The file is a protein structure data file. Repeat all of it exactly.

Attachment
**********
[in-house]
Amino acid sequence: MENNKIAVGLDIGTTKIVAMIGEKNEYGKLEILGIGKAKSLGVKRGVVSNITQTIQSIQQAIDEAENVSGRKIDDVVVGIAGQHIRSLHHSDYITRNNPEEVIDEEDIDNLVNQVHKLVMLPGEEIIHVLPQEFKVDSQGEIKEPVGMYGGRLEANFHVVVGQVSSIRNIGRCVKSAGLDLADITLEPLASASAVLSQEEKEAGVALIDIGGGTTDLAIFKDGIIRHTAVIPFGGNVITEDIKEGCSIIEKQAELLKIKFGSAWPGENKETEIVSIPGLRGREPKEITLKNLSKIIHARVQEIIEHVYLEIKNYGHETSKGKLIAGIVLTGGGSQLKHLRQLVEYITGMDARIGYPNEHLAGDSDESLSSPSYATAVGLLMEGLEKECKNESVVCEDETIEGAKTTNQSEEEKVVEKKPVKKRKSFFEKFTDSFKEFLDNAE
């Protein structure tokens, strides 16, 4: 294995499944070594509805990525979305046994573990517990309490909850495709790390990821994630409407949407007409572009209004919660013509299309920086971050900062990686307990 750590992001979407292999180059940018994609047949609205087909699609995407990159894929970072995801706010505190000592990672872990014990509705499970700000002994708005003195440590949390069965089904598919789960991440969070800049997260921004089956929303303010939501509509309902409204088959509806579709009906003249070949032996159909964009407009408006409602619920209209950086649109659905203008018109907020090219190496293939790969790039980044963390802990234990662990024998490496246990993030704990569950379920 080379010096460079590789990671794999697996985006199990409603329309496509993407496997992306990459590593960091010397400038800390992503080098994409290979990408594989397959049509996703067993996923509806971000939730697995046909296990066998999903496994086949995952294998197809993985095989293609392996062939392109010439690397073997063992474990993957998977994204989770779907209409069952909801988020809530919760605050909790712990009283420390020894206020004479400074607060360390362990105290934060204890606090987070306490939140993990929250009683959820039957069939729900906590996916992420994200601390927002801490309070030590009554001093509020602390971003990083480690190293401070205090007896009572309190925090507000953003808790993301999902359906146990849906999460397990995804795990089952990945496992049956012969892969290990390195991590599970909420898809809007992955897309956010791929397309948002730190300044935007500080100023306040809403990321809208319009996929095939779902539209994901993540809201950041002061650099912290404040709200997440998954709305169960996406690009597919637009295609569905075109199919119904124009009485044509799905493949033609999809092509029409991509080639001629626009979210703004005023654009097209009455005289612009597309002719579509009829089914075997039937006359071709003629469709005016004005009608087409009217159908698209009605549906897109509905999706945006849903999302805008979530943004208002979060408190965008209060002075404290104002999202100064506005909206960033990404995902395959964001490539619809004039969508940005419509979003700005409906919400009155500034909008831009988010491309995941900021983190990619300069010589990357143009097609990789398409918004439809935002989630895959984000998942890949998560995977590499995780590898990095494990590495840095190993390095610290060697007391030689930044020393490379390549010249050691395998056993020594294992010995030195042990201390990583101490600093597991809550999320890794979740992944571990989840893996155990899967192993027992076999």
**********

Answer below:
[in-house]
Amino acid sequence: MENNKIAVGLDIGTTKIVAMIGEKNEYGKLEILGIGKAKSLGVKRGVVSNITQTIQSIQQAIDEAENVSGRKIDDVVVGIAGQHIRSLHHSDYITRNNPEEVIDEEDIDNLVNQVHKLVMLPGEEIIHVLPQEFKVDSQGEIKEPVGMYGGRLEANFHVVVGQVSSIRNIGRCVKSAGLDLADITLEPLASASAVLSQEEKEAGVALIDIGGGTTDLAIFKDGIIRHTAVIPFGGNVITEDIKEGCSIIEKQAELLKIKFGSAWPGENKETEIVSIPGLRGREPKEITLKNLSKIIHARVQEIIEHVYLEIKNYGHETSKGKLIAGIVLTGGGSQLKHLRQLVEYITGMDARIGYPNEHLAGDSDESLSSPSYATAVGLLMEGLEKECKNESVVCEDETIEGAKTTNQSEEEKVVEKKPVKKRKSFFEKFTDSFKEFLDNAE
């Protein structure tokens, strides 16, 4: 294995499944070594509805990525979305046994573990517990309490909850495709790390990821994630409407949407007409572009209004919660013509299309920086971050900062990686307990 750590992001979407292999180059940018994609047949609205087909699609995407990159894929970072995801706010505190000592990672872990014990509705499970700000002994708005003195440590949390069965089904598919789960991440969070800049997260921004089956929303303010939501509509309902409204088959509806579709009906003249070949032996159909964009407009408006409602619920209209950086649109659905203008018109907020090219190496293939790969790039980044963390802990234990662990024998490496246990993030704990569950379920 080379010096460079590789990671794999697996985006199990409603329309496509993407496997992306990459590593960091010397400038800390992503080098994409290979990408594989397959049509996703067993996923509806971000939730697995046909296990066998999903496994086949995952294998197809993985095989293609392996062939392109010439690397073997063992474990993957998977994204989770779907209409069952909801988020809530919760605050909790712990009283420390020894206020004479400074607060360390362990105290934060204890606090987070306490939140993990929250009683959820039957069939729900906590996916992420994200601390927002801490309070030590009554001093509020602390971003990083480690190293401070205090007896009572309190925090507000953003808790993301999902359906146990849906999460397990995804795990089952990945496992049956012969892969290990390195991590599970909420898809809007992955897309956010791929397309948002730190300044935007500080100023306040809403990321809208319009996929095939779902539209994901993540809201950041002061650099912290404040709200997440998954709305169960996406690009597919637009295609569905075109199919119904124009009485044509799905493949033609999809092509029409991509080639001629626009979210703004005023654009097209009455005289612009597309002719579509009829089914075997039937006359071709003629469709005016004005009608087409009217159908698209009605549906897109509905999706945006849903999302805008979530943004208002979060408190965008209060002075404290104002999202100064506005909206960033990404995902395959964001490539619809004039969508940005419509979003700005409906919400009155500034909008831009988010491309995941900021983190990619300069010589990357143009097609990789398409918004439809935002989630895959984000998942890949998560995977590499995780590898990095494990590495840095190993390095610290060697007391030689930044020393490379390549010249050691395998056993020594294992010995030195042990201390990583101490600093597991809550999320890794979740992944571990989840893996155990899967192993027992076999």